Scientists propose new strategy to design and synthesize high-efficiency non-precious metal catalysts for acetylene hydrogenation


Selective hydrogenation of acetylene is an essential step in petrochemical industry. Generally, a trace amount of acetylene (0.5%-2%) in ethylene must be removed by hydrogenation to avoid poisoning of the polymerization catalyst in the following process. Palladium (Pd) based catalysts are widely accepted due to their high activity and selectivity in this reaction than other metals. In addition, the introduction of second metal components, surface modification and other solutions can further improve the ethylene selectivity of Pd. However, Pd based catalysts suffering from the drawback of high cost. Therefore, design and fabrication of non-precious metal-based catalysts with high-efficiency and low-cost is of great significance. 

In the past decades, tremendous progress has been made in the design and fabrication of non-precious metal catalysts for acetylene selective hydrogenation. However, there are still obstacles impeding their utilization, such as low activity, insufficient selectivity and inconvenient preparation technics. Therefore, the design of novel high-efficiency non-precious metal catalysts for acetylene selective hydrogenation is urgent, which is highly dependent on the in-depth understanding of the structure-property relationship. Therefore, an accurate recognition of the catalyst structure is the main issue. In the past, catalyst structure was generally characterized by ex-situ techniques. Unfortunately, most of the catalyst are active to oxygen and would undergo some undesired structural changes under air condition, which block the precise establishment of the structure-property relationship. In-situ techniques are accessible for the characterization of the catalyst structure and its evolution under working conditions. The relevant studies have greatly promoted the recognition of true active structure and novel catalyst design. 

Recently, based on previous studies on acetylene selective hydrogenation catalyst (Chem. Commun. 2020, 56, 6372; Angew. Chem. Int. Ed. 2019, 58, 4232; ChemCatChem 2017, 9, 3435) from this research team, Prof. ZHANG Bingsen from Institute of Metal Research, Chinese Academy of Sciences, Prof. ZHANG Wei from Jilin University, Prof. WEI Min from Beijing University of Chemical Technology, and Dr. HUANG Xing and Dr. Marc-Georg Willinger from ETH Zurich propose a new strategy to design and synthesize highly-efficiency Ni based catalysts with interstitial atoms control for acetylene hydrogenation reaction.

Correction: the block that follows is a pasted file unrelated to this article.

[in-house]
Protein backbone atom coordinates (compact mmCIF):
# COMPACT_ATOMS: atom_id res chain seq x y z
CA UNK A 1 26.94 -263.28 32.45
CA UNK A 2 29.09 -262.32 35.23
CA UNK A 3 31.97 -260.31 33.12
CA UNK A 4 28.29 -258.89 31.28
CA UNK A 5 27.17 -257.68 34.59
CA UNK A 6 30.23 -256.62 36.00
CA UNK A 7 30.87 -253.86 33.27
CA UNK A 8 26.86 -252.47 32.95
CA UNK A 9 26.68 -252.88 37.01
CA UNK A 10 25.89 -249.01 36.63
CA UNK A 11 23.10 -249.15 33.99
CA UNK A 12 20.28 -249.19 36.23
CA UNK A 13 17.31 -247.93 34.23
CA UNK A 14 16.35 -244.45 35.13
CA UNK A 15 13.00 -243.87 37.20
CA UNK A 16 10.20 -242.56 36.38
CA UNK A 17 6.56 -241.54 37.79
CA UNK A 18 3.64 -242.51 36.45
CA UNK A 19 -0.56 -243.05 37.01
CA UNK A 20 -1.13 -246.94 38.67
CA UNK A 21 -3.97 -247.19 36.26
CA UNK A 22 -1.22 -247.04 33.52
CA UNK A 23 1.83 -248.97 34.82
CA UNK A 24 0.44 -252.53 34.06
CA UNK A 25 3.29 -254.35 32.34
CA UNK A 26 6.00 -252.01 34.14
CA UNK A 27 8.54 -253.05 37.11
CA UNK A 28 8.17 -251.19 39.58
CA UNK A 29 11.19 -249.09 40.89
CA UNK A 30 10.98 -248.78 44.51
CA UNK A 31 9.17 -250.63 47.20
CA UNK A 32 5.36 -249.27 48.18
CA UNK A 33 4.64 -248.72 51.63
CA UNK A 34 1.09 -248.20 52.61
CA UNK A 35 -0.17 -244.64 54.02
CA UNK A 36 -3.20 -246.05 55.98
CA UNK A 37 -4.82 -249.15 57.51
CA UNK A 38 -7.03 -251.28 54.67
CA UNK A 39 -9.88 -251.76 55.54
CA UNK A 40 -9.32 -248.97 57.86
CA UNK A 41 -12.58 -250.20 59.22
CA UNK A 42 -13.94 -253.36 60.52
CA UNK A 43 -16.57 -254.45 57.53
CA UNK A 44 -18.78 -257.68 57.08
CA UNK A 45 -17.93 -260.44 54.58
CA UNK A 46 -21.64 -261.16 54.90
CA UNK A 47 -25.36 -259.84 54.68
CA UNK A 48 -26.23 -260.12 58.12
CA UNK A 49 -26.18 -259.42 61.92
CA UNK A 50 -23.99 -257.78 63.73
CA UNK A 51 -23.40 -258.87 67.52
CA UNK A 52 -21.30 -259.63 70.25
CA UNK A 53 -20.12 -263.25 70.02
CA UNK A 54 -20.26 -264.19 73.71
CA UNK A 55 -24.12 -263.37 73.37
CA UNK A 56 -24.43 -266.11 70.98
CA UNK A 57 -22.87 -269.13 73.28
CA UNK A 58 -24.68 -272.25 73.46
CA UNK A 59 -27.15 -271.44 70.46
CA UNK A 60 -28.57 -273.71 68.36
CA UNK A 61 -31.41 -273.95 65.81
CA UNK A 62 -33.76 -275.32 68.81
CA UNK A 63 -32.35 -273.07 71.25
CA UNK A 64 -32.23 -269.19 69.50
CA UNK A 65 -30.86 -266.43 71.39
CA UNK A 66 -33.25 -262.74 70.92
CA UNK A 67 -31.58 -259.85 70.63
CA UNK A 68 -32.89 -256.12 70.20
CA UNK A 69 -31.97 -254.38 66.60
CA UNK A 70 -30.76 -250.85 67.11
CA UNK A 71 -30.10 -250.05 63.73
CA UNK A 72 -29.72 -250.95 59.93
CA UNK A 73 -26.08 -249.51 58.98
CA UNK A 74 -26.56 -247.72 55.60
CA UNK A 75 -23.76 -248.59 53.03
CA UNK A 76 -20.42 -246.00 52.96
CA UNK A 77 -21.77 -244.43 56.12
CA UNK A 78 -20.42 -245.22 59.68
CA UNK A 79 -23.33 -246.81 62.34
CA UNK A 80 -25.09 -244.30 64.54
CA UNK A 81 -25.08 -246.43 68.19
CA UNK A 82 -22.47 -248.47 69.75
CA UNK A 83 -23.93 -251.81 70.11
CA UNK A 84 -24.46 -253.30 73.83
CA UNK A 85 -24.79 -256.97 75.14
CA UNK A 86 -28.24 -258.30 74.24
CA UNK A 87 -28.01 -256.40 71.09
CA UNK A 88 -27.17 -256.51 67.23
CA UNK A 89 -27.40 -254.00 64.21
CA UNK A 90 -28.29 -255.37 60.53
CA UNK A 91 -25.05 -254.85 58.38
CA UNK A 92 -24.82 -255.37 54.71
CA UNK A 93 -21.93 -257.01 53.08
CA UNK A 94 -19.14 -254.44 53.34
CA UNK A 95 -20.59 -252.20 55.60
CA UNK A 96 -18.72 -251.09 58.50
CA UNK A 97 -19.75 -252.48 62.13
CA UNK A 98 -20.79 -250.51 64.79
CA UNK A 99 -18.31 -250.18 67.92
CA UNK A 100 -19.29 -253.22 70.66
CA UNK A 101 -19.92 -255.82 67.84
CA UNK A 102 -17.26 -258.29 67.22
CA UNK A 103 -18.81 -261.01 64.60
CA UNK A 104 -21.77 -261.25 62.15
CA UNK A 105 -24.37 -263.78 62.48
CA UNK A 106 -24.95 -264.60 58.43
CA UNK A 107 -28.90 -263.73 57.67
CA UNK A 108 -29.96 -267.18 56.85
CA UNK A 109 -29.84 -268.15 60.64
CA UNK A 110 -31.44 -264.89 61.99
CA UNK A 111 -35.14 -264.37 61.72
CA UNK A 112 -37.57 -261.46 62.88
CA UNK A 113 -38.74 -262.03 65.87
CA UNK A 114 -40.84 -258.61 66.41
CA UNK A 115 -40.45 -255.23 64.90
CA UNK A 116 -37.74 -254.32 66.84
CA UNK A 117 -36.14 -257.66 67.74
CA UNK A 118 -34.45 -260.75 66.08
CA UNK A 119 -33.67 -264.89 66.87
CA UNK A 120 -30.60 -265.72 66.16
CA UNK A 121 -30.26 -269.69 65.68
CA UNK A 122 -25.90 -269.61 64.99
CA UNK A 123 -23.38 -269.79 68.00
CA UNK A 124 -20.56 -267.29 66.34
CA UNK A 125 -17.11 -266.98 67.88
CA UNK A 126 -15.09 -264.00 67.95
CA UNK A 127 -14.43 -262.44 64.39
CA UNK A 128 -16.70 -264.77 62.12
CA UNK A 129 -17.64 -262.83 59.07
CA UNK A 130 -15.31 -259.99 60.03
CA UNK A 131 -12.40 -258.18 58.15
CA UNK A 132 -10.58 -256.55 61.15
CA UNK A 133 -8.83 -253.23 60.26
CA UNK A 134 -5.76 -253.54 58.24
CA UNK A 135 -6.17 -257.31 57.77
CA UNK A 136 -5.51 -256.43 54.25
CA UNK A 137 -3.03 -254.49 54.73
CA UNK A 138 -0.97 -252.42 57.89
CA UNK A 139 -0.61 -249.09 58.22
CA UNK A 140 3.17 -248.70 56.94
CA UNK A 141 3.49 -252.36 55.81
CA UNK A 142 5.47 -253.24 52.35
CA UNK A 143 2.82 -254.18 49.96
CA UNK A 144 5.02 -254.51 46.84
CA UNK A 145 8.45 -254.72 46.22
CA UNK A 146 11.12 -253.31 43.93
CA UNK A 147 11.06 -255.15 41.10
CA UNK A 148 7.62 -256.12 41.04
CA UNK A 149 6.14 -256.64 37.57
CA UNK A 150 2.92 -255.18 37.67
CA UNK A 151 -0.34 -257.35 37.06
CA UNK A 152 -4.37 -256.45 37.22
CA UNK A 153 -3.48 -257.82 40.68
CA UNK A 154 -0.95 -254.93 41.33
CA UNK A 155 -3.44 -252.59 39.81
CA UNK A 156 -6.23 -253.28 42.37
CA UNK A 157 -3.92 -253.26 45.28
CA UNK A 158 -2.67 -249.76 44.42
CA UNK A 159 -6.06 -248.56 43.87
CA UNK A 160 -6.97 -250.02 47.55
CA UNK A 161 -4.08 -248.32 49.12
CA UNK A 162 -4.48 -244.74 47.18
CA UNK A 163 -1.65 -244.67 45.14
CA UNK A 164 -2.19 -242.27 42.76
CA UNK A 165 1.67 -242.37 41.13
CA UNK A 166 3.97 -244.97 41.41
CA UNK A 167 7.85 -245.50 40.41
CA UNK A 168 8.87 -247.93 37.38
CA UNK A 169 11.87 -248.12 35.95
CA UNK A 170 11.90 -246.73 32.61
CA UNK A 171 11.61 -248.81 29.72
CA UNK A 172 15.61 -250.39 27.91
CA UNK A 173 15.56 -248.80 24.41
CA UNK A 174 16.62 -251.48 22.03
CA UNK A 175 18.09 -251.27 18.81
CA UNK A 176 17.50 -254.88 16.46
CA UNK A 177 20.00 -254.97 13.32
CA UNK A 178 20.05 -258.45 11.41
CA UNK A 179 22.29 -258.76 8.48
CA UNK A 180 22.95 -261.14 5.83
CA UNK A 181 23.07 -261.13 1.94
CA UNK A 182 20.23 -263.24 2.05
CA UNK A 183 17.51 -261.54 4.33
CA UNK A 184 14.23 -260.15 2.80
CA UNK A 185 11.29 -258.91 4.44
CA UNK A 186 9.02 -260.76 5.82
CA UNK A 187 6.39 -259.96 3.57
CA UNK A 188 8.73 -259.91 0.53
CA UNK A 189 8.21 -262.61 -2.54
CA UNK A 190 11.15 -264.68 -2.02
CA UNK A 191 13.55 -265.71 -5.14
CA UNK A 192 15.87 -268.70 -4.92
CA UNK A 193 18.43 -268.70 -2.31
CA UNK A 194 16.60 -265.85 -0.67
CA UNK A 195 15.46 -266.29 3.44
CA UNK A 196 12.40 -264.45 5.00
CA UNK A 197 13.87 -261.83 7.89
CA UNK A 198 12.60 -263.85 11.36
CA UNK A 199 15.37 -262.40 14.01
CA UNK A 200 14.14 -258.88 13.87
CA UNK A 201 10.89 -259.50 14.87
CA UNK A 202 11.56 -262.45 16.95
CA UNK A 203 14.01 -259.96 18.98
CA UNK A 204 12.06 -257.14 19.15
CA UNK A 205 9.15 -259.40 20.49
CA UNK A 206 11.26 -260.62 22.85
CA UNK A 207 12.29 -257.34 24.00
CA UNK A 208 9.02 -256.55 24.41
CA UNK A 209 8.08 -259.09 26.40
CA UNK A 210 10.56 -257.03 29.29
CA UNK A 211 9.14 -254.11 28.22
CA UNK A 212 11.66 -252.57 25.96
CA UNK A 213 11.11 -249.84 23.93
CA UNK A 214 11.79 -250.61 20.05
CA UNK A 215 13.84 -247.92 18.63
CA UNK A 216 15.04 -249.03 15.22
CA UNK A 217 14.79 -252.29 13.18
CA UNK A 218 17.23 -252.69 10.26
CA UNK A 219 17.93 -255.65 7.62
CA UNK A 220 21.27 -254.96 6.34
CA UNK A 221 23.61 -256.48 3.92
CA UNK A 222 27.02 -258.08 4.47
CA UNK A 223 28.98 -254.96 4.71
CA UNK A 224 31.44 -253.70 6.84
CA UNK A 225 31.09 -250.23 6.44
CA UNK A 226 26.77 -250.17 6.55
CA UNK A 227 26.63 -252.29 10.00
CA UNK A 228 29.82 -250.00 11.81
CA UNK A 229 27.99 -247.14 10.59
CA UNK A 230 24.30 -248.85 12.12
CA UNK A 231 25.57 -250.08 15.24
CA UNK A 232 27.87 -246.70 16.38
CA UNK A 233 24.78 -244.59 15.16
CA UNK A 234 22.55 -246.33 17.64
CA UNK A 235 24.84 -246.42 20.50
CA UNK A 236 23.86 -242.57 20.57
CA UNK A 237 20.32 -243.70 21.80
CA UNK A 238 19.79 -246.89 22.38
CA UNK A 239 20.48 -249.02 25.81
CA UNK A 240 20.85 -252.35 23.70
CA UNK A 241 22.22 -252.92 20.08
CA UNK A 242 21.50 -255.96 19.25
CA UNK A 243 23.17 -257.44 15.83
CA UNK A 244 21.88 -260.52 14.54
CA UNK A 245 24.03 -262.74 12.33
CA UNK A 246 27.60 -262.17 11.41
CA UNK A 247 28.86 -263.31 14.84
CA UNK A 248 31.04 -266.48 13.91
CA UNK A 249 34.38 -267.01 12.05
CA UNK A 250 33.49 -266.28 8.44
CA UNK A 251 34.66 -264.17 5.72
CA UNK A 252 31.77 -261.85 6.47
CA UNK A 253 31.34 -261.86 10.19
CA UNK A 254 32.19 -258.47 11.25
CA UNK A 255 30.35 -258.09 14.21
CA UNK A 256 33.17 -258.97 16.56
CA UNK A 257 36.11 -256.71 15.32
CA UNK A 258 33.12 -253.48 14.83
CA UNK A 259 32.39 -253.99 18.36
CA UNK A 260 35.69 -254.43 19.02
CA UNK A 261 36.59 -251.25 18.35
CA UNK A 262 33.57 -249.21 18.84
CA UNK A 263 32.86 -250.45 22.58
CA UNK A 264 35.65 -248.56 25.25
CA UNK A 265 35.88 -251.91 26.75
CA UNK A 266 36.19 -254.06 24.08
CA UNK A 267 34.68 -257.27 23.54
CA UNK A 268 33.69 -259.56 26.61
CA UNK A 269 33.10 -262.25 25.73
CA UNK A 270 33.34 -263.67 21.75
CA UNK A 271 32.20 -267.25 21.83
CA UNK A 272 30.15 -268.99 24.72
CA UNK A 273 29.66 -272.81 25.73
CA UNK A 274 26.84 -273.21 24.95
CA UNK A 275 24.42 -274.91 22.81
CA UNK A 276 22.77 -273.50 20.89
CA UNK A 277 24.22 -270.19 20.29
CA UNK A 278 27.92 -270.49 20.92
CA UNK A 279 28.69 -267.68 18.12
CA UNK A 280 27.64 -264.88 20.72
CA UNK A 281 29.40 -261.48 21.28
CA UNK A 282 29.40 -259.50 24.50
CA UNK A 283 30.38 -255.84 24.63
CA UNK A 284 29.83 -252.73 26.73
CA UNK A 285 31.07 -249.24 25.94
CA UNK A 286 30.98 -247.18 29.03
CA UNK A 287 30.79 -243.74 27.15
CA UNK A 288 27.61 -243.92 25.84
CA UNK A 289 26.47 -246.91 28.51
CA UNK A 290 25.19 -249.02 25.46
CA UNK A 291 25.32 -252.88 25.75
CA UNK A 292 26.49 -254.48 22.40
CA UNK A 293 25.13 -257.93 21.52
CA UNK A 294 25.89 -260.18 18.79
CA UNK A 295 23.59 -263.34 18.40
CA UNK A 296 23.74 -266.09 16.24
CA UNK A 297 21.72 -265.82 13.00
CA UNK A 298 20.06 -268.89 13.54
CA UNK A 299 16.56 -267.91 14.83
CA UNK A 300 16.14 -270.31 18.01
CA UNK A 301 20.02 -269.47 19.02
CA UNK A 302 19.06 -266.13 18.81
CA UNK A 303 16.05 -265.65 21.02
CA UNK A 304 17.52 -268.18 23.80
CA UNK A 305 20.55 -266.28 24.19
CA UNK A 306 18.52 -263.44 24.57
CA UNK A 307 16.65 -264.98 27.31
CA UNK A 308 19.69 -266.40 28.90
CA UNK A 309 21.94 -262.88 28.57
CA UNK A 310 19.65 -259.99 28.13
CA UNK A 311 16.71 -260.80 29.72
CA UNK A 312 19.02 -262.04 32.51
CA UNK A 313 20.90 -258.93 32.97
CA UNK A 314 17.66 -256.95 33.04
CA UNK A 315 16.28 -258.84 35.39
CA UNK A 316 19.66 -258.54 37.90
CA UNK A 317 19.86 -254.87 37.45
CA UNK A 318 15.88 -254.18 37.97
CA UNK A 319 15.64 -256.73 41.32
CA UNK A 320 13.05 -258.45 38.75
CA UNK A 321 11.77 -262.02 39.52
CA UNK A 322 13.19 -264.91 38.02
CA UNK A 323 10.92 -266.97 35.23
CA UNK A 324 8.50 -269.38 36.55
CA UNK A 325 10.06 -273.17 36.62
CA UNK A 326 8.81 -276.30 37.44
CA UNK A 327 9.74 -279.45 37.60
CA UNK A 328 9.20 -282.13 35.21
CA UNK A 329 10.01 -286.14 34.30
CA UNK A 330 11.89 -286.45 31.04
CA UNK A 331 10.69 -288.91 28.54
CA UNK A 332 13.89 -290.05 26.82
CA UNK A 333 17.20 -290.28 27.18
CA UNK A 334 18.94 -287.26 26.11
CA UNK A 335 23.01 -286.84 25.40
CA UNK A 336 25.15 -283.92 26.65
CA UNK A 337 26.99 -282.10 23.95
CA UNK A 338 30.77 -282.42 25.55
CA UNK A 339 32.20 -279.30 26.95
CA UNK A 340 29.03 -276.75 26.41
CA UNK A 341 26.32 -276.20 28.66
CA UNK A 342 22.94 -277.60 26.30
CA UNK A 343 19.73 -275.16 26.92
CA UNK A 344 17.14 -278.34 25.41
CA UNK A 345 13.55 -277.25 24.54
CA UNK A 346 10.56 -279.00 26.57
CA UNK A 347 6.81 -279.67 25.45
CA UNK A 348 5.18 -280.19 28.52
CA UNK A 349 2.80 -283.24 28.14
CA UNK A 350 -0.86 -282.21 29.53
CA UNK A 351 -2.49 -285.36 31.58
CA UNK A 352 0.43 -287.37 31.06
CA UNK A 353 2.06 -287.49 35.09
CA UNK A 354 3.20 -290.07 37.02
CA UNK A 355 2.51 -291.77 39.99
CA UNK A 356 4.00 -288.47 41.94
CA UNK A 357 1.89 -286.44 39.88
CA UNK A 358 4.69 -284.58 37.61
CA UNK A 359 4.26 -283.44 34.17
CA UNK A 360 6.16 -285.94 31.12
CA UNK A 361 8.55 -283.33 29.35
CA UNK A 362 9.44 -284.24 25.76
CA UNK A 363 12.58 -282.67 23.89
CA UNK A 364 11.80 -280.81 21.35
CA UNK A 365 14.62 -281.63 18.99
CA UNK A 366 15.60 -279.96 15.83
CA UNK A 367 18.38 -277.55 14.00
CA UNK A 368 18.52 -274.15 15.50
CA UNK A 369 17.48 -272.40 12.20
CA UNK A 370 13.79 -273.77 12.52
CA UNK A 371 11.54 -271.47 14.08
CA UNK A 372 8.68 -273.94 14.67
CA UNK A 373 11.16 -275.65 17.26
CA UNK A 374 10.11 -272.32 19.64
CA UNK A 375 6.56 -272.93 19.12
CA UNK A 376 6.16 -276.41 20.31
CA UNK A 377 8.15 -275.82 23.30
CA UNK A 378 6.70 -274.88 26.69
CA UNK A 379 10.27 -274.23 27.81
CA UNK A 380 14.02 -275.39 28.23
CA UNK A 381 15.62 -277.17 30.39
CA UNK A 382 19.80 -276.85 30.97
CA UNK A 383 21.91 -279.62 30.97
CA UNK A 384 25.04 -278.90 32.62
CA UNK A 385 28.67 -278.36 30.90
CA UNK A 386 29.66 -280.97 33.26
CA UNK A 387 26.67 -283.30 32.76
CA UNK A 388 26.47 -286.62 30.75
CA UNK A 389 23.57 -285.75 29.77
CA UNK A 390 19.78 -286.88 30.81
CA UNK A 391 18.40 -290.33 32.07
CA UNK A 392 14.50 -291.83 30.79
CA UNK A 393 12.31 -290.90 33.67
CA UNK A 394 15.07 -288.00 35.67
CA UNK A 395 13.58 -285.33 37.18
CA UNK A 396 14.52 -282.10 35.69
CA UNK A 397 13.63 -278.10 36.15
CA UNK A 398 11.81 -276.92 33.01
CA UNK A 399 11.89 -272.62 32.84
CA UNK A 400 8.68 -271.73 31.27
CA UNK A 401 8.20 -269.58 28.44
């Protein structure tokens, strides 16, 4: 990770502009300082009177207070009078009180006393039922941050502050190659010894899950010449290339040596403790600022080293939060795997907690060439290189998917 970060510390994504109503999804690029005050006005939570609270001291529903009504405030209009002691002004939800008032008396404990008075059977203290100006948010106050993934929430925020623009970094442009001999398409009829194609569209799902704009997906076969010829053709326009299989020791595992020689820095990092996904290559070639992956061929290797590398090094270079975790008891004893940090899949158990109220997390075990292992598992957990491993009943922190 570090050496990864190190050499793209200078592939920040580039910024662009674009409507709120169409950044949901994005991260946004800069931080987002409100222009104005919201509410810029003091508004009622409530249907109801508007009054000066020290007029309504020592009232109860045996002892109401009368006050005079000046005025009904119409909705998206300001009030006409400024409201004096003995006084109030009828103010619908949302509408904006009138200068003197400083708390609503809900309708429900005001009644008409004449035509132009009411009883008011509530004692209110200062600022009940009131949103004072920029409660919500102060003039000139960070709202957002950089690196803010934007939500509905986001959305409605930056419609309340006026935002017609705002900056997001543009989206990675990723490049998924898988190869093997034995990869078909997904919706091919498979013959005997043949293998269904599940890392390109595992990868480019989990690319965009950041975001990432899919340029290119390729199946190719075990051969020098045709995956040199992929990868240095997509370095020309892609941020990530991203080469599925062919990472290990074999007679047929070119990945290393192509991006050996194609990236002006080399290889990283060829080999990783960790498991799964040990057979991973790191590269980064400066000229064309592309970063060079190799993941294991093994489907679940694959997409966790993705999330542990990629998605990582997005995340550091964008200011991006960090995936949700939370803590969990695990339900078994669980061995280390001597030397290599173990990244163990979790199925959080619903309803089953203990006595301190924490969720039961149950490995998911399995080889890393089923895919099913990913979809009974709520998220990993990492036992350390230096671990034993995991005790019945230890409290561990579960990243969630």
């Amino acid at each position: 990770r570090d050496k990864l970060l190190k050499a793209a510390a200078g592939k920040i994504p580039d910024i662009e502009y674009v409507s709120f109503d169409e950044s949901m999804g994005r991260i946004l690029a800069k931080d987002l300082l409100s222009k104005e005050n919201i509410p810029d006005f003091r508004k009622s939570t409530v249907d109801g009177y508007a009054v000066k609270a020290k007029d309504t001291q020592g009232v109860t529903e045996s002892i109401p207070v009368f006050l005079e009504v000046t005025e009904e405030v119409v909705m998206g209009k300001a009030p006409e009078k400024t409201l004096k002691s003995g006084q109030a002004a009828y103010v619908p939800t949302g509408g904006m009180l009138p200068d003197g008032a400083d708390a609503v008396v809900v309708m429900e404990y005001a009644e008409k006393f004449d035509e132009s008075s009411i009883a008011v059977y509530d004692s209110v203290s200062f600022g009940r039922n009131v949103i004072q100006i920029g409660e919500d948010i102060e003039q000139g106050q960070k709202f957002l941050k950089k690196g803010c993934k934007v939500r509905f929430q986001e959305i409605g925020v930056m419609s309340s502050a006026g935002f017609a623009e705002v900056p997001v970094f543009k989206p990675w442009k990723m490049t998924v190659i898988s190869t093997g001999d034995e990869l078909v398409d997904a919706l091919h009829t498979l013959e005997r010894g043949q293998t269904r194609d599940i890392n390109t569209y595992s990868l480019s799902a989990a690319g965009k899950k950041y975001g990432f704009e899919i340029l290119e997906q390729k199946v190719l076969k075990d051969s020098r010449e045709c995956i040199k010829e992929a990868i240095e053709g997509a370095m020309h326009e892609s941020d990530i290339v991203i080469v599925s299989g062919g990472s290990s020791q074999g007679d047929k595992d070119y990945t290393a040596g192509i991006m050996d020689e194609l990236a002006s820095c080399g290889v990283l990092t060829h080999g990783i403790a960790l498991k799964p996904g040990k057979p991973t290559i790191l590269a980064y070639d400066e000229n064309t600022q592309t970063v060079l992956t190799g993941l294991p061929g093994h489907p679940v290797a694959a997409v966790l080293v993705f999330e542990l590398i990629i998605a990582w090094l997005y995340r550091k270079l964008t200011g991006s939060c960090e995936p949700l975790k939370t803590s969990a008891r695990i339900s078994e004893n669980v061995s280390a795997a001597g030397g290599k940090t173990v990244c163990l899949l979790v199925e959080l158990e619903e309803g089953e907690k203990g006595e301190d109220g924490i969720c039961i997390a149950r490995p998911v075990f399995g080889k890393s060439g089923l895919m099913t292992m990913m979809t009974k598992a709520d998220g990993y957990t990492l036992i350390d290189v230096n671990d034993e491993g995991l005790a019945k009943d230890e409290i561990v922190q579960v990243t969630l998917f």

This work demonstrates that highly efficient hydrogenation of alkyne could be obtained via introducing carbon atoms within Ni lattice containing an expanded interstitial space. With an addition of 25% Zn, the interstitial space of Ni is expanded with a well-maintained capability to adsorb and dissociate hydrocarbon molecules. Thus, the dissociated carbon atoms enable readily penetrating into Ni3Zn to offer the formation of Ni3ZnC0.7 structure under acetylene contained atmosphere at 200 oC. Both XRD and TEM investigations confirm the lattice parameter expansion after the inclusion of Zn and carbon. EDX and EELS analysis explicitly reveal the existence of carbon in Ni3ZnC0.7. Combined with in-situ XANES experiments and DFT calculations, the introduced carbon atoms coordinate with the neighboring Ni atoms and impair a positive charge to Ni. As a result, the interstitial occupation in Ni3ZnC0.7 suppresses the reaction pathway of ethylene hydrogenation and increases the selectivity drastically under hydrogen-rich/poor conditions. That is to say, it can effectively bypass the temporal metastable state variation under a fluctuation reaction condition. More importantly, the formed Ni3ZnC0.7 exhibits a highly improved stability compared with Ni. As a result, the dissociation and accumulation of carbonaceous species are inhibited on the surface. Hence, our work provides a proof-of-concept to control of interstitial sites in heterogeneous metal catalyst. Moreover, such a new solution enables improving the selectivity and stability for selective acetylene hydrogenation. 

These results are published on Nature Communications, Dr. NIU Yiming is the first author. This work is supported by the National Natural Science Foundation of China, LiaoNing Revitalization Talents Program and Youth Innovation Promotion Association CAS. 

Figure 1. Incorporation of carbon atom in Ni3Zn(Image by IMR)

Figure 2. Microstructural characterization of Ni3Zn and Ni3ZnC0.7(Image by IMR)

Figure 3. Catalytic performance in acetylene selective hydrogenation reaction(Image by IMR)

Figure 4. Electronic structure of Ni in Ni3Zn and Ni3ZnC0.7 (Image by IMR)




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